Huawei launches its Harmony operating system competing with Android

Huawei launches its Harmony operating system competing with Android

The Chinese telecoms giant, Huawei unveiled yesterday a new operating system, called “HarmonyOS”, which must equip its mobile phones and “bring more harmony to the world”. Threatened to lose its access to Android due to US sanctions, Huawei responded by designing its own operating system intended to equip the different types of brand devices within the same “ecosystem”.

The system was presented by the executive director, Richard Yu, at a group developer conference in Dongguan (southern China). Huawei is blacklisted by the United States, which suspects it of spying for Beijing. Huawei, the world number two in smartphones, found itself trapped in May by the twists and turns of the trade war between Beijing and Washington against a backdrop of technological rivalry.

Considered the leader in 5G technology, it has been blacklisted by the US administration because it is suspected of providing backdoors to Chinese intelligence services, which the group denies. As a result, American companies are, in theory, no longer authorized to sell him technological products. A three-month exemption period – which is due to end next week – has been granted by Washington. This ban also concerns Google and the supply of its Android system, which equips the vast majority of smartphones in the world, including those of Huawei. The group has always publicly defended itself from wanting to replace Android on its phones with an in-house operating system, but claims to be forced to do so by American sanctions. Richard Yu assured that Huawei could do without Android if necessary. “If we can no longer use it, we can move all of our apps to HarmonyOS,” he said.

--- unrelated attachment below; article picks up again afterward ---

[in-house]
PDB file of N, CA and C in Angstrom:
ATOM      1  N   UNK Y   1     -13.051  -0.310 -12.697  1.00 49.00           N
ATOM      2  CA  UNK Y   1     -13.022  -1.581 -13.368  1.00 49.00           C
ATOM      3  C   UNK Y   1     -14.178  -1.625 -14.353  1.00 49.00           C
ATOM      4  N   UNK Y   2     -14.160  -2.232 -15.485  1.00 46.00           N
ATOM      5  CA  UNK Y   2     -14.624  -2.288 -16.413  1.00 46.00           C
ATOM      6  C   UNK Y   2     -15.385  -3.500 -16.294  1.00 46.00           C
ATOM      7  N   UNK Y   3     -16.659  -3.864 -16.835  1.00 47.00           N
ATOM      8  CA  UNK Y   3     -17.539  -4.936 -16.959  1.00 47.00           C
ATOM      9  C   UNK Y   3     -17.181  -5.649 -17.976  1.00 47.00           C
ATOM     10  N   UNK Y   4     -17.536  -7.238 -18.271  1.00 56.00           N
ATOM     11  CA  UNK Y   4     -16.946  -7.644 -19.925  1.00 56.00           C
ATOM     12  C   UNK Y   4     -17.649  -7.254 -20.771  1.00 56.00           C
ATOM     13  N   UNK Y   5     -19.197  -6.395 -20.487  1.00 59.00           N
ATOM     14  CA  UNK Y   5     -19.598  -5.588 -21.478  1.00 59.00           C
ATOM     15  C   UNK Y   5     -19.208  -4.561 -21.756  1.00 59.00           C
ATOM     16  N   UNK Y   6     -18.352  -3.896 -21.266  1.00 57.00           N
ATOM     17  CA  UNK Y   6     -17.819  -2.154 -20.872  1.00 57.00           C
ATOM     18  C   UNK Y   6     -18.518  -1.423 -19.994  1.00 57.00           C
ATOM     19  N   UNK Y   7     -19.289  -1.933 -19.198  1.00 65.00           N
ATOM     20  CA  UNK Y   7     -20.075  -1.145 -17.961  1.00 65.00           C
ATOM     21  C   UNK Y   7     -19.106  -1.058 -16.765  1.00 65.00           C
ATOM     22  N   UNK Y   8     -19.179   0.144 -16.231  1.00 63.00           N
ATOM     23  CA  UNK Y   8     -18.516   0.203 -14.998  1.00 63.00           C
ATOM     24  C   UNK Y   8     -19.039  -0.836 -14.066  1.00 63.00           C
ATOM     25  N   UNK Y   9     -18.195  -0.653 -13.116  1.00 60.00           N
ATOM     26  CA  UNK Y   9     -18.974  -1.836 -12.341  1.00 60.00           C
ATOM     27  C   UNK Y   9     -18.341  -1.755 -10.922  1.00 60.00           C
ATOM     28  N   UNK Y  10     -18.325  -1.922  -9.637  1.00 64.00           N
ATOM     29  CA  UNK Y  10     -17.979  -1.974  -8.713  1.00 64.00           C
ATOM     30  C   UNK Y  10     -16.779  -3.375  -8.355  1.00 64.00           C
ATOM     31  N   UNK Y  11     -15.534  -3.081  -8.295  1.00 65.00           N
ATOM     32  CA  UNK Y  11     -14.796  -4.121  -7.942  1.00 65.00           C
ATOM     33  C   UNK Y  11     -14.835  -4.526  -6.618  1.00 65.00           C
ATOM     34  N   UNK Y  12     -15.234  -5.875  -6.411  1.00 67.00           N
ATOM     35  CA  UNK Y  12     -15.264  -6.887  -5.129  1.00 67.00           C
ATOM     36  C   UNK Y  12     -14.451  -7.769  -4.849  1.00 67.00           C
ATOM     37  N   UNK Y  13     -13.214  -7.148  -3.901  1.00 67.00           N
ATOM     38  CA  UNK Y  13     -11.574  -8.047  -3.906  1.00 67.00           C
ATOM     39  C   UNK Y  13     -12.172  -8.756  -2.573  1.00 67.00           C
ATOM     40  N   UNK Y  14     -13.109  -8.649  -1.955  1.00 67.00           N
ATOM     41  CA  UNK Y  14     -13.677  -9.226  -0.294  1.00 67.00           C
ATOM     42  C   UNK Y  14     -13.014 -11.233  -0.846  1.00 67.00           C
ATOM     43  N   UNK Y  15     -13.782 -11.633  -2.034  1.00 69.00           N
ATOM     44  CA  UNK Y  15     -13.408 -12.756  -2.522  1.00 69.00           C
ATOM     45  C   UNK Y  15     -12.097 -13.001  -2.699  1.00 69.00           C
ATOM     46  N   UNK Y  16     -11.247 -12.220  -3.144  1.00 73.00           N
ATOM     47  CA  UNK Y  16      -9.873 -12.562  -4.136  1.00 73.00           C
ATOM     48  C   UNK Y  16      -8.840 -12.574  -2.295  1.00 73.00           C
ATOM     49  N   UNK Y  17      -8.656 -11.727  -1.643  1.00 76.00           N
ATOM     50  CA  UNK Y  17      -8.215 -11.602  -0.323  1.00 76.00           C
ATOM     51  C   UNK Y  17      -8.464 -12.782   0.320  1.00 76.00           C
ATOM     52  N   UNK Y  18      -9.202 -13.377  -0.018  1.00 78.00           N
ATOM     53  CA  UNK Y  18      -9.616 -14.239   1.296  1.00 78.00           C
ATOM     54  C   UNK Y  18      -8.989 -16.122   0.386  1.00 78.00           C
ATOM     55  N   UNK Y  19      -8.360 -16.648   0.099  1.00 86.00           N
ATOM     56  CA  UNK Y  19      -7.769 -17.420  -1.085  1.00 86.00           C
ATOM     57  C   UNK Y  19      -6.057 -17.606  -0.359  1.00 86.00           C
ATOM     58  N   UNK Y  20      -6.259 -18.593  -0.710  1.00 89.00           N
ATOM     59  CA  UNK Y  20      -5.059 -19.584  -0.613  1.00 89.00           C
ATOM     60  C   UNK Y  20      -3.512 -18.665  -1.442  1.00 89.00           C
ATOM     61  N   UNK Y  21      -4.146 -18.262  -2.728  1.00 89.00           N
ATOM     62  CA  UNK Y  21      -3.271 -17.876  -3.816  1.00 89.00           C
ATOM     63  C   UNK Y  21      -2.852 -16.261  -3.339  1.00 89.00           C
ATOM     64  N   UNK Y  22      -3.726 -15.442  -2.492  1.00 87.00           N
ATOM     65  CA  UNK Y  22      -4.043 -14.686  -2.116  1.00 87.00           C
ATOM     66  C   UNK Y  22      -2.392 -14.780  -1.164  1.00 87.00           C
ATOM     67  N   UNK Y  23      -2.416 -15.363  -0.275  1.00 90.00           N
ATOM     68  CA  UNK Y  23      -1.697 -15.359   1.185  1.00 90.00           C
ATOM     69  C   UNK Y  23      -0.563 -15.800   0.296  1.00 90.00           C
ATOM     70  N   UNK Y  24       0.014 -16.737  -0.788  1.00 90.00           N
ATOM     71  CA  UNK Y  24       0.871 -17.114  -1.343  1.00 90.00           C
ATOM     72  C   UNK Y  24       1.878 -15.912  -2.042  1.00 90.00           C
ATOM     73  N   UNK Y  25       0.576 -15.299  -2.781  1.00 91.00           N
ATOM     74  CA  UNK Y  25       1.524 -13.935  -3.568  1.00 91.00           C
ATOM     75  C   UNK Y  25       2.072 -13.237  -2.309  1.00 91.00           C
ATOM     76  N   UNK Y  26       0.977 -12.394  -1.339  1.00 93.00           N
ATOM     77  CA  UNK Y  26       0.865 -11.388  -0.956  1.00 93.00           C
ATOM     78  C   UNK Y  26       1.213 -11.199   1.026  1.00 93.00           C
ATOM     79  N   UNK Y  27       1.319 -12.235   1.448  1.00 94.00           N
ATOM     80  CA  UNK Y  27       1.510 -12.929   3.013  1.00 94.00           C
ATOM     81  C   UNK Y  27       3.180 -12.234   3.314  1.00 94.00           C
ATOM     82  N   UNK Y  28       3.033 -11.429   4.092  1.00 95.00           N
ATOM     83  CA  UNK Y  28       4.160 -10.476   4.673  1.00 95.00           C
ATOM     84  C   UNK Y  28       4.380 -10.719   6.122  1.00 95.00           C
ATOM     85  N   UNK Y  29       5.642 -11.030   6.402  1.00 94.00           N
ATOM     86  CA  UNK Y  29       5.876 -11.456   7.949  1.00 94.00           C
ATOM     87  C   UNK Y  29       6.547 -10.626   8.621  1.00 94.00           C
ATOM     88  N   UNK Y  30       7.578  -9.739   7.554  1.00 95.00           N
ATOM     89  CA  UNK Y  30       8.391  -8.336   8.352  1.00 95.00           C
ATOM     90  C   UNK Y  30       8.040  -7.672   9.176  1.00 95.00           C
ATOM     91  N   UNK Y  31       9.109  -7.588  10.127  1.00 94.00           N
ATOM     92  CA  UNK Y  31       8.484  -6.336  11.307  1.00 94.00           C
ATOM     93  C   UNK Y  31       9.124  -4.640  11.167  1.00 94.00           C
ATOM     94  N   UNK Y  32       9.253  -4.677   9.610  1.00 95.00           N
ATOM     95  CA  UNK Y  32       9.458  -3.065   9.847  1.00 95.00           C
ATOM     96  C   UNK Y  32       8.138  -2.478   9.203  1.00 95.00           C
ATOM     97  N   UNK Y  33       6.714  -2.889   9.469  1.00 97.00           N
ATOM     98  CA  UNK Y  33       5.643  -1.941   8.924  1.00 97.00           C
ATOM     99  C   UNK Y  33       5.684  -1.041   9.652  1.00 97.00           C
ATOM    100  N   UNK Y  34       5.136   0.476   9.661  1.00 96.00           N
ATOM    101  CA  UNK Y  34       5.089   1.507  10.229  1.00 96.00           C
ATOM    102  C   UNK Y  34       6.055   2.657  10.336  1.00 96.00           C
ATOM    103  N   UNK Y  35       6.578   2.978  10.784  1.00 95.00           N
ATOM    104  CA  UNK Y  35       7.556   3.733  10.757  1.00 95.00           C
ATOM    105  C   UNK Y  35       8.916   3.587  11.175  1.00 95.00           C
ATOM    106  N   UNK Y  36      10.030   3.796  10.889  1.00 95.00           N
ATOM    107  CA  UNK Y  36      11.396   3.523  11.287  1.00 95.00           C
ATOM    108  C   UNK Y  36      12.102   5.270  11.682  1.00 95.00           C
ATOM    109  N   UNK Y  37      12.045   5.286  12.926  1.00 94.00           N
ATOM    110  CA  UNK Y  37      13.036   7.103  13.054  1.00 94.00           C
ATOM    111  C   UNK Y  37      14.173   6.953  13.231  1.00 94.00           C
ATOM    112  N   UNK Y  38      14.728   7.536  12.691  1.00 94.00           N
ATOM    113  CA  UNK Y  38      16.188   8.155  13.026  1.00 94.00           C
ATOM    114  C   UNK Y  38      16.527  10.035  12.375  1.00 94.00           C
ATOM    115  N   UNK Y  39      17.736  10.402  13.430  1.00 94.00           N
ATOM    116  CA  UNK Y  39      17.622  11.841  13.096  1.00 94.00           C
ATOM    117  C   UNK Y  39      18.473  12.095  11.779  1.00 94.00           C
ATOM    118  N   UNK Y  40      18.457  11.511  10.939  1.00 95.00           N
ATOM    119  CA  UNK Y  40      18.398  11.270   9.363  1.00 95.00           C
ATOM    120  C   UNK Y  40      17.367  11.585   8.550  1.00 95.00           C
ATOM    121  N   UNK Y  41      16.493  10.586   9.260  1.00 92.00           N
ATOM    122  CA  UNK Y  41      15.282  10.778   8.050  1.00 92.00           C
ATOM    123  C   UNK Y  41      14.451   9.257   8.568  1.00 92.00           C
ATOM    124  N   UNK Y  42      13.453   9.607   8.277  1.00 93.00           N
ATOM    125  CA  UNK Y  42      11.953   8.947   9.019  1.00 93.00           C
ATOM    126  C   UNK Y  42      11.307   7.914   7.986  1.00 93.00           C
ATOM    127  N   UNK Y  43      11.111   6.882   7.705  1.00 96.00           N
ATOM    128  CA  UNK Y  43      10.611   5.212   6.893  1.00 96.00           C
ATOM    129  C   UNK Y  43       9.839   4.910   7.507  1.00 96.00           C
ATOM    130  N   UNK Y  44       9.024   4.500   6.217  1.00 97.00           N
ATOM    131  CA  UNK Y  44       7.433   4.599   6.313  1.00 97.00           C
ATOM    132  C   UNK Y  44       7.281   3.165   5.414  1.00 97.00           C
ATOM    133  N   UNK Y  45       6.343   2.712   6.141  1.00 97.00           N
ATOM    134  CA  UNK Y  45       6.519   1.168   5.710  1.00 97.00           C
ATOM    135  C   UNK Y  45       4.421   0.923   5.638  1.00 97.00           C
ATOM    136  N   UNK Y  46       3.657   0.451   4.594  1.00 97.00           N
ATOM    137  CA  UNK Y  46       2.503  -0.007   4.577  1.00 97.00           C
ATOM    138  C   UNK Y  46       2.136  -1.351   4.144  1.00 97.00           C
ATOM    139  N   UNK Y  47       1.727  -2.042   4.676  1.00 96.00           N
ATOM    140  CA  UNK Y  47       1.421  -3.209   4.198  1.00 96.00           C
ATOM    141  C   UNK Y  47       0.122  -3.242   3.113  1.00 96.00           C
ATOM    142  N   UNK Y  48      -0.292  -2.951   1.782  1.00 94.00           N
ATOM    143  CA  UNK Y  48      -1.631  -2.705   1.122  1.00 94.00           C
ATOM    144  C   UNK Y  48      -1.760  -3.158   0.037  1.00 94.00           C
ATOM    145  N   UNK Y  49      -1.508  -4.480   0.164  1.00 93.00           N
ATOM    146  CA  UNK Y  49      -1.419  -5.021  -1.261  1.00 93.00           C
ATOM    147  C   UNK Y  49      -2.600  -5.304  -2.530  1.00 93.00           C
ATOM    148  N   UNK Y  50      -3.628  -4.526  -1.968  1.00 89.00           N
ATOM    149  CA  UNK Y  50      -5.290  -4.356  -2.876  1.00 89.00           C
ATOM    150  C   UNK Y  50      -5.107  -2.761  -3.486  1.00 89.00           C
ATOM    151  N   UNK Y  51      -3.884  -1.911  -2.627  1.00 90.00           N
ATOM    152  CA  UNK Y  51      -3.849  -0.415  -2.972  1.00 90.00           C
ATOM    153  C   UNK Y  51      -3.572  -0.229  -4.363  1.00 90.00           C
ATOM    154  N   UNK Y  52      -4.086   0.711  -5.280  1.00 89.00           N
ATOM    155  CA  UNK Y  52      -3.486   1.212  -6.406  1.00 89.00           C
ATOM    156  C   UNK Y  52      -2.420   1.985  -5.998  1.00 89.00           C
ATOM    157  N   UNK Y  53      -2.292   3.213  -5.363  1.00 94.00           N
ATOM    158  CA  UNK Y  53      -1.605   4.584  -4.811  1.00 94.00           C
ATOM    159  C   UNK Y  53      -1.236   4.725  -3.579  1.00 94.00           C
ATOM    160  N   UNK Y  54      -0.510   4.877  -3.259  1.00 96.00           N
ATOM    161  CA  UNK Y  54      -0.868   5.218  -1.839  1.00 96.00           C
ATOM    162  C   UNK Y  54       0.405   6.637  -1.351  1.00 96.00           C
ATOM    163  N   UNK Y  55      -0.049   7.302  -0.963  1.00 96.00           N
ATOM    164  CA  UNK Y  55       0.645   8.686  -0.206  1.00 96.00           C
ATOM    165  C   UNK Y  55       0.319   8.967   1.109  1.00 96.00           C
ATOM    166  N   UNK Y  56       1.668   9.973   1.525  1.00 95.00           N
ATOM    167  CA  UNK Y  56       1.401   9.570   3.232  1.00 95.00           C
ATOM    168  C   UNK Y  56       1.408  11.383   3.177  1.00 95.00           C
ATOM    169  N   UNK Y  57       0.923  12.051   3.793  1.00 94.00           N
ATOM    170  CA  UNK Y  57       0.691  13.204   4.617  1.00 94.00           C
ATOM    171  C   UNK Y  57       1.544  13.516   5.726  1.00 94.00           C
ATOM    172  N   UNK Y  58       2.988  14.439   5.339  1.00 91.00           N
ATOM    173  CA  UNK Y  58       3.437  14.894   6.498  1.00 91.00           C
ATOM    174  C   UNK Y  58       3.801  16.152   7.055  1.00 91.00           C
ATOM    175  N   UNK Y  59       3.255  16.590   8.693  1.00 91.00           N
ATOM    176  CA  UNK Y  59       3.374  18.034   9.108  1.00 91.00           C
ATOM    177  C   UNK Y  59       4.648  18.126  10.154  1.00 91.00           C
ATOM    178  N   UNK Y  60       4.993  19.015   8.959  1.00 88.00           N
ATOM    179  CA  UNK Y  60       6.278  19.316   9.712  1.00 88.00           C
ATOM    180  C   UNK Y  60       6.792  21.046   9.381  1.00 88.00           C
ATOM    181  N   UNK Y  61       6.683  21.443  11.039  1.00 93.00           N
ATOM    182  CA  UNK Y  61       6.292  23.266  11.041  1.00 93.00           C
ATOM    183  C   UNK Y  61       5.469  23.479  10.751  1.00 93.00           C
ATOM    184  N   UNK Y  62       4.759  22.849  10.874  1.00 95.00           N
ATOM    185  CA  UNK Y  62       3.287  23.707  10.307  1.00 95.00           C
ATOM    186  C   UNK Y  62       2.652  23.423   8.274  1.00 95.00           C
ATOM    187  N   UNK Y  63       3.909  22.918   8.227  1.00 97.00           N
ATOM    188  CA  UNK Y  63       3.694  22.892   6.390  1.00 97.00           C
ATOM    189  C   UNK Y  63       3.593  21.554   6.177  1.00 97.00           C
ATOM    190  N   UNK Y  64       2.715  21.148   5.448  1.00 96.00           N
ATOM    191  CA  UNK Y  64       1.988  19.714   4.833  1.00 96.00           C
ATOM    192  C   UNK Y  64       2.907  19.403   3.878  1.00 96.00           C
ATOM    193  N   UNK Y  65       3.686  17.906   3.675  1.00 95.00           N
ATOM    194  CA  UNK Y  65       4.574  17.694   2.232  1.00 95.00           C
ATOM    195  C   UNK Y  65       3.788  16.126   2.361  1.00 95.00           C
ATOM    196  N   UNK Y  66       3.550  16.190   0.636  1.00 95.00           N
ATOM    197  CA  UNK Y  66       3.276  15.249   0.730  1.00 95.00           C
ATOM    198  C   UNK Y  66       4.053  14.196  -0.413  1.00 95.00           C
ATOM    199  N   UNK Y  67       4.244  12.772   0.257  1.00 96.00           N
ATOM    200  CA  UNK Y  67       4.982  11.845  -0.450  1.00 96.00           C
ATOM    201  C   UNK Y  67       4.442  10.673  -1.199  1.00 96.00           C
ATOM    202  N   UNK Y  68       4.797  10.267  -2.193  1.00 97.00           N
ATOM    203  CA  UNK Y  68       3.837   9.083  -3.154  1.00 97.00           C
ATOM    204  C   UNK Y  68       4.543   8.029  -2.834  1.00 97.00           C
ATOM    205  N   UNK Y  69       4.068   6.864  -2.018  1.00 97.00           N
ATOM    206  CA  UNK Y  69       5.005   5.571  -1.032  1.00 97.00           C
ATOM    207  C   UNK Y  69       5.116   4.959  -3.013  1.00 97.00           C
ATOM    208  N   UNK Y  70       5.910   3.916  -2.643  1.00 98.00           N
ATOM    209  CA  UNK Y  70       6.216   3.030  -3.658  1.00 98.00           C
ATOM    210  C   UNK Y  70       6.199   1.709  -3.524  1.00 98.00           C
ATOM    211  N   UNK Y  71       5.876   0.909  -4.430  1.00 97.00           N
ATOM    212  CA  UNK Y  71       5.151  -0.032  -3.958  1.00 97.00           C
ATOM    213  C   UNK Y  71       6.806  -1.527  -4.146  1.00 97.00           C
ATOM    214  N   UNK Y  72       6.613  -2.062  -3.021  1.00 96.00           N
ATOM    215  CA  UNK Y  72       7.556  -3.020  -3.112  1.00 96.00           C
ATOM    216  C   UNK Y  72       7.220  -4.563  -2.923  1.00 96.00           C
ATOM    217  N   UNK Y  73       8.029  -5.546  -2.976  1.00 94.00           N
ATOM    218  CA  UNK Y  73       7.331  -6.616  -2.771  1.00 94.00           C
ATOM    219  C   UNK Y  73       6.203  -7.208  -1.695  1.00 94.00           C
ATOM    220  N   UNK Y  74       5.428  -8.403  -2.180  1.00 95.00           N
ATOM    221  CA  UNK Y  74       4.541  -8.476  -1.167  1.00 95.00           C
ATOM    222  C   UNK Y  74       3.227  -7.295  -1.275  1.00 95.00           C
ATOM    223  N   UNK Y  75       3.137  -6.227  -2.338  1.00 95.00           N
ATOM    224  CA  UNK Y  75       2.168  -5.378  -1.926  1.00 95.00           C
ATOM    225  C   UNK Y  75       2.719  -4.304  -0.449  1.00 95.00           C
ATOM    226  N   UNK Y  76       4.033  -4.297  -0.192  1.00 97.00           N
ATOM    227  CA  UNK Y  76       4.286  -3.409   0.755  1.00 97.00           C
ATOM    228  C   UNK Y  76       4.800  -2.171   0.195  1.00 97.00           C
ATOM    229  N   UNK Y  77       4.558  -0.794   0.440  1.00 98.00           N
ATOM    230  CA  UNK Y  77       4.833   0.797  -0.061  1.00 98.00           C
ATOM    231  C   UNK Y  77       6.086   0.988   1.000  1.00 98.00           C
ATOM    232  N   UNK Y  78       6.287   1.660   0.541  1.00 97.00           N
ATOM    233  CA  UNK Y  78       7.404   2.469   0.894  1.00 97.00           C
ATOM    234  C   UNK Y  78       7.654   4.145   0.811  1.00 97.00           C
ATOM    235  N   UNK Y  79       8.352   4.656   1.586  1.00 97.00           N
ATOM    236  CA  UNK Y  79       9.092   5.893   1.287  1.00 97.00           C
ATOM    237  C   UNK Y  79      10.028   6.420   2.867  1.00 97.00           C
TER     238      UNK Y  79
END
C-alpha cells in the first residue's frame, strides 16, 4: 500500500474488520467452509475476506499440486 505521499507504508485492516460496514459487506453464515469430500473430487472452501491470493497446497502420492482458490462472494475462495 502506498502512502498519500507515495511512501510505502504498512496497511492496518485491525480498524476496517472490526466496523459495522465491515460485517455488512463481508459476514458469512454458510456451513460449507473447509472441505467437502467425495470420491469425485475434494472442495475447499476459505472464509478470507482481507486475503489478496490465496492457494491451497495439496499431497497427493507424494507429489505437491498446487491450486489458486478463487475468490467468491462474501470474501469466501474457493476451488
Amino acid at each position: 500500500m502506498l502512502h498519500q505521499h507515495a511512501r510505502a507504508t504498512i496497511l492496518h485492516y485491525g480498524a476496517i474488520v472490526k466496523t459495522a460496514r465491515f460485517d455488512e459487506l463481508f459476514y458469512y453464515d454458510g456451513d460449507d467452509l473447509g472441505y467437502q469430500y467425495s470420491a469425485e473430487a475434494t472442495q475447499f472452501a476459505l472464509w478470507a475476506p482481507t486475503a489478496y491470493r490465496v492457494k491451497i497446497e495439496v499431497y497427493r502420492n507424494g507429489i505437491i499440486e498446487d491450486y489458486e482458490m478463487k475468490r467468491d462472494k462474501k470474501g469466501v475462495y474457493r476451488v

Developing an operating system with the entire ecosystem that accompanies it, in order to attract users and developers, is complex. Besides Google’s Android, the only other operating system that’s widespread enough is Apple’s iOS, which is available exclusively on iPhones. The Shenzhen firm (southern China) has been working on its own operating system since 2012, initially designed for the Internet of Things. HarmonyOS “is completely different from Android and iOS”, assured Mr. Yu. Google is also working on its own general-purpose operating system project, “but it is not yet at the realization stage”, he observed. In 2010, Microsoft tried to launch a mobile version of its famous Windows, but only managed to offer it on its own phones. As for the “free of charge Tizen” system, developed by Samsung, it remains confidential. But without full Android access to popular Google services, not to mention the multiple apps available on the Google Play store, Huawei may struggle to convince consumers outside of China to pick up its phones.

Mr. Yu specified that HarmonyOS will be installed on smart displays that will be launched before the end of the year. It will then be extended to other devices (smart watches, smart speakers, automotive systems, etc.), first in China, then in the rest of the world. The system will be open to all in “open source”. “We want to build a global operating system, which will not be used only by Huawei,” Yu said.


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